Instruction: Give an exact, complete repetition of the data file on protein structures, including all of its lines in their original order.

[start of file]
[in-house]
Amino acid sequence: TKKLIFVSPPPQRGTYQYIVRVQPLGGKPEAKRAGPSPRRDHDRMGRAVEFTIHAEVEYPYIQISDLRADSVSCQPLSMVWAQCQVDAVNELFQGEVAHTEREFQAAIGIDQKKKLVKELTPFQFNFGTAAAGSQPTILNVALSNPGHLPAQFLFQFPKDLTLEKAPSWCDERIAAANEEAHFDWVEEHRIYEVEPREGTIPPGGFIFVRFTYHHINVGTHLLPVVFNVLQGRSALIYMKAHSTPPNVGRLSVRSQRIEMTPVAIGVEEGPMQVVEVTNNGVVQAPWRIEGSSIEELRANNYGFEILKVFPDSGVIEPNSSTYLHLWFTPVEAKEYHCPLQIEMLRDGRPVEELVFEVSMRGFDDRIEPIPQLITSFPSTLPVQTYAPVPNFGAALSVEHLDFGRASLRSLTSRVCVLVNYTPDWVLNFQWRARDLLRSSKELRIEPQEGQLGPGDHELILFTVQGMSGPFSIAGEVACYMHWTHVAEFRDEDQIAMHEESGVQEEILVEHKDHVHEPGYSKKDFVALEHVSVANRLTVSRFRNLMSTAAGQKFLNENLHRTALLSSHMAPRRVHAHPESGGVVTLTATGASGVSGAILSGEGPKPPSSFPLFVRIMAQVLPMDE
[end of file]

[in-house]
Amino acid sequence: TKKLIFVSPPPQRGTYQYIVRVQPLGGKPEAKRAGPSPRRDHDRMGRAVEFTIHAEVEYPYIQISDLRADSVSCQPLSMVWAQCQVDAVNELFQGEVAHTEREFQAAIGIDQKKKLVKELTPFQFNFGTAAAGSQPTILNVALSNPGHLPAQFLFQFPKDLTLEKAPSWCDERIAAANEEAHFDWVEEHRIYEVEPREGTIPPGGFIFVRFTYHHINVGTHLLPVVFNVLQGRSALIYMKAHSTPPNVGRLSVRSQRIEMTPVAIGVEEGPMQVVEVTNNGVVQAPWRIEGSSIEELRANNYGFEILKVFPDSGVIEPNSSTYLHLWFTPVEAKEYHCPLQIEMLRDGRPVEELVFEVSMRGFDDRIEPIPQLITSFPSTLPVQTYAPVPNFGAALSVEHLDFGRASLRSLTSRVCVLVNYTPDWVLNFQWRARDLLRSSKELRIEPQEGQLGPGDHELILFTVQGMSGPFSIAGEVACYMHWTHVAEFRDEDQIAMHEESGVQEEILVEHKDHVHEPGYSKKDFVALEHVSVANRLTVSRFRNLMSTAAGQKFLNENLHRTALLSSHMAPRRVHAHPESGGVVTLTATGASGVSGAILSGEGPKPPSSFPLFVRIMAQVLPMDE